Authorities in Singapore hanged two drug traffickers on Friday, bringing the number of inmates executed in the past four months to 10, despite international calls for the city-state to abolish the death penalty.
The series of hangings included the widely criticized execution of a cognitively impaired man in April after Singapore resumed executions in March after a more than two-year hiatus.
The Prisons Department said in a statement that Singaporeans Abdul Rahim Shapii, 45, and Ong Sow Ping, 49, were executed.
Shapii, a former ride-hailing service driver, was found guilty of trafficking 39.87 grams of pure heroin, Singapore’s Central Narcotics Bureau (CNB) said.
It says the appeals court rejected his request to stay the sentence.
ALSO READ: Singapore executes two more drug traffickers despite backlash
Ong was Shapia’s co-accused in the same case. He was convicted of trafficking 51.69 grams of heroin, according to CNB.
Both received “all due process of law and were represented by legal counsel throughout the trial,” CNB said.
Friday’s hangings brought to 10 inmates executed since March 30, when a Singaporean was sent to the gallows.
That hanging was followed in April by the execution of Malaysian national Nagaentran K. Dharmalingam, which sparked international outrage over concerns that he had “borderline intellectual functioning and co-occurring cognitive deficits,” according to human rights group Amnesty International.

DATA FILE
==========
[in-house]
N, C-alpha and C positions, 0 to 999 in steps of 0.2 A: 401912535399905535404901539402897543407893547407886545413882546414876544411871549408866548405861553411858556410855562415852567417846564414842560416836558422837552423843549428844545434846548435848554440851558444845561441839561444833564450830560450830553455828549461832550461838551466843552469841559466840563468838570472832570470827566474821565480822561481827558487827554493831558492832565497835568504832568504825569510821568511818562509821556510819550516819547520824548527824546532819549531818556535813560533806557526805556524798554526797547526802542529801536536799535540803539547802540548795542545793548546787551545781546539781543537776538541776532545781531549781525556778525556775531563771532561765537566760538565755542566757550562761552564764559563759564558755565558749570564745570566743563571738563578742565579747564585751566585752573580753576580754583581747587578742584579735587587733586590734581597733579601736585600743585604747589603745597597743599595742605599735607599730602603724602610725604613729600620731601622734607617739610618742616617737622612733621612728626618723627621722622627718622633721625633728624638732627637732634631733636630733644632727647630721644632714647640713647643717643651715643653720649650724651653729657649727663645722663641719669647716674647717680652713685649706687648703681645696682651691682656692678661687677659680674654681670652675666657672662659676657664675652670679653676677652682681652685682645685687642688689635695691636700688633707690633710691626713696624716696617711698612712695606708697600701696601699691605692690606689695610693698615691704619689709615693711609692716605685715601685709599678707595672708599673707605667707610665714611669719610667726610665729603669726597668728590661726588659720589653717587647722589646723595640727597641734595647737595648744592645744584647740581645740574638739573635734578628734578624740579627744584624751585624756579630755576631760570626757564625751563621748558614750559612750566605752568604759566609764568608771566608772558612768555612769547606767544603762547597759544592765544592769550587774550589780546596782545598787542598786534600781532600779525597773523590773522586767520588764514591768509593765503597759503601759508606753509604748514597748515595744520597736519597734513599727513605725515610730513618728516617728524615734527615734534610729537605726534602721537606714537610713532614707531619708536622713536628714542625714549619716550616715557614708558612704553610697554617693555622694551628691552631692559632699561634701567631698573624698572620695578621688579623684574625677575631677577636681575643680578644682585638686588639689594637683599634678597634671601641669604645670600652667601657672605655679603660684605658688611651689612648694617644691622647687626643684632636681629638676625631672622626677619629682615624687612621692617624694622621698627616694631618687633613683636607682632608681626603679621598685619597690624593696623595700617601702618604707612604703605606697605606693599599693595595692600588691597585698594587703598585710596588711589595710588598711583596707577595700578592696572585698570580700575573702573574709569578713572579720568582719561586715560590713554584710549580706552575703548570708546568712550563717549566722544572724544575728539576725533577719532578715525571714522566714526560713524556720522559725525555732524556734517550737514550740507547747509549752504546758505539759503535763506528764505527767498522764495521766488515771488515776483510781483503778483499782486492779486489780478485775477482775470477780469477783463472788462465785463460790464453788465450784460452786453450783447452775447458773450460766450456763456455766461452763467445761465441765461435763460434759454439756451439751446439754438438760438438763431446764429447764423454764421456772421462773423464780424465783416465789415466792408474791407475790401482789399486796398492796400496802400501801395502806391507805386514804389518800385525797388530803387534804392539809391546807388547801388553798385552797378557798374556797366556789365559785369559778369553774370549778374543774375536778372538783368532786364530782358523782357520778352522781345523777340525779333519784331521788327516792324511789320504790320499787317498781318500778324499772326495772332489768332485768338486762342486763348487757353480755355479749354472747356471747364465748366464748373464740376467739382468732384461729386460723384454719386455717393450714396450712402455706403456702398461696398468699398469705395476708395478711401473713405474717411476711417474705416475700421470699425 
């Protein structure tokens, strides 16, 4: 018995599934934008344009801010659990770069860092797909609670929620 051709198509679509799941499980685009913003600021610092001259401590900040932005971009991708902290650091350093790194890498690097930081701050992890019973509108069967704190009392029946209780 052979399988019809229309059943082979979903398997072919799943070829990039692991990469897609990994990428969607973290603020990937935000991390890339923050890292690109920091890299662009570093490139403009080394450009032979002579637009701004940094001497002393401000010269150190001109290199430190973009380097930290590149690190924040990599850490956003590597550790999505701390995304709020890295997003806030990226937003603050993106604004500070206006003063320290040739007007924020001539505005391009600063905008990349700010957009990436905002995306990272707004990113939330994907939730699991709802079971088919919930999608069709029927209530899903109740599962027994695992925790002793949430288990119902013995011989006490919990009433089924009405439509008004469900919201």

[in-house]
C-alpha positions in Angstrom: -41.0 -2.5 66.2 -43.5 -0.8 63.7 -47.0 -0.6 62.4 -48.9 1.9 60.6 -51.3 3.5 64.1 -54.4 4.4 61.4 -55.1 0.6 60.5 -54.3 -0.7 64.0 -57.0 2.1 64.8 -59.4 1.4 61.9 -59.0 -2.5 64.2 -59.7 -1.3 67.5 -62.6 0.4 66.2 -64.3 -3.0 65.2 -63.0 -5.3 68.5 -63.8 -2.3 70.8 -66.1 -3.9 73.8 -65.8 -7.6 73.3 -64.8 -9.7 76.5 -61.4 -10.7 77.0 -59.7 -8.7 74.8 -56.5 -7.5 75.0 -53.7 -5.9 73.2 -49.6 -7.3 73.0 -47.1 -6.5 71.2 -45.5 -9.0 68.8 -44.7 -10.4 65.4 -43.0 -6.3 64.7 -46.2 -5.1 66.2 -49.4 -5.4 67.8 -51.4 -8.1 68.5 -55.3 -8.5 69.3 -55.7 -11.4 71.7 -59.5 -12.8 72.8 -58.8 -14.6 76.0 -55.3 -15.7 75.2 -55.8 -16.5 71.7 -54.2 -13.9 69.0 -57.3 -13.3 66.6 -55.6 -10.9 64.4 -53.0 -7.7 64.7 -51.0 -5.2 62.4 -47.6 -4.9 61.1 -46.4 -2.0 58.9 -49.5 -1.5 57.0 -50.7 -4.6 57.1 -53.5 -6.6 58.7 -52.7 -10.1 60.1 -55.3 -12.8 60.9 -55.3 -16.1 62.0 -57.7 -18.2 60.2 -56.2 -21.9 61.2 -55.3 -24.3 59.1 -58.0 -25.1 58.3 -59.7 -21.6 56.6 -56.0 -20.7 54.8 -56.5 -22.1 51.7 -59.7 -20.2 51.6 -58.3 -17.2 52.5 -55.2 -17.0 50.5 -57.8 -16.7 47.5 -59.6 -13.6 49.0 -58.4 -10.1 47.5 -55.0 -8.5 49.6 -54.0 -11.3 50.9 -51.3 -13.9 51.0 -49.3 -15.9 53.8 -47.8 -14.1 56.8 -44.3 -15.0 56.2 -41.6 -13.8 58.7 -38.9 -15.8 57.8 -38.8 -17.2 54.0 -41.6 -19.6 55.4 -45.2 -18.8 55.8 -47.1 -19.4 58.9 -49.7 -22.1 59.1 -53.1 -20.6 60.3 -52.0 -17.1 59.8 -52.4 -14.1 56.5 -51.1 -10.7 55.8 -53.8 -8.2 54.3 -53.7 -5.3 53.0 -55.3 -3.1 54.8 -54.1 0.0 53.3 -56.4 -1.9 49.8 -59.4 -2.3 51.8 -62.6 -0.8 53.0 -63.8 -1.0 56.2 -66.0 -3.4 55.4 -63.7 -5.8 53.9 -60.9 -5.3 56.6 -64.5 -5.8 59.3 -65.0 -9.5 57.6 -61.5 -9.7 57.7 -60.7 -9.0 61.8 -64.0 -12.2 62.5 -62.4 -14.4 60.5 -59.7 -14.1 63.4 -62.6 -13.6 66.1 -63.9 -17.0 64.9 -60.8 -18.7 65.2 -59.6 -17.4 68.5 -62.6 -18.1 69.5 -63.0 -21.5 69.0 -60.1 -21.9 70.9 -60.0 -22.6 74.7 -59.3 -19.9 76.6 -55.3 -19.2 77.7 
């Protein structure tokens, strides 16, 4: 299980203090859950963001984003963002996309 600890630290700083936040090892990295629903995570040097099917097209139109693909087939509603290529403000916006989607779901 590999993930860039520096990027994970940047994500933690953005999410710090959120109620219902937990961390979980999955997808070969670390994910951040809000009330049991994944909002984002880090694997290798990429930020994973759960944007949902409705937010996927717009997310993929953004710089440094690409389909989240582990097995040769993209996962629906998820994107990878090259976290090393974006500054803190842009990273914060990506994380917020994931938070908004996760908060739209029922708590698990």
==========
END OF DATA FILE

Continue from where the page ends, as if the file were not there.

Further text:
Two of those convicted in Singapore were executed on July 7, and two more were hanged a few days later that month. The two men – a Singaporean and a Malaysian – were hanged on Tuesday.
“I’m worried there could be more this year, maybe after the National Day celebrations (August 9),” Khan told AFP.
The number of executions this year could surpass the 13 inmates hanged in 2018, she added.
Singapore has some of the world’s toughest anti-drug laws and insists the death penalty remains an effective deterrent against human trafficking, despite pressure from international rights groups to limit or abolish its use.
The CNB said the death penalty is part of Singapore’s “comprehensive harm prevention strategy”.
The United Nations says the death penalty is not an effective deterrent worldwide and is inconsistent with international human rights law, which allows the death penalty only for the most serious crimes.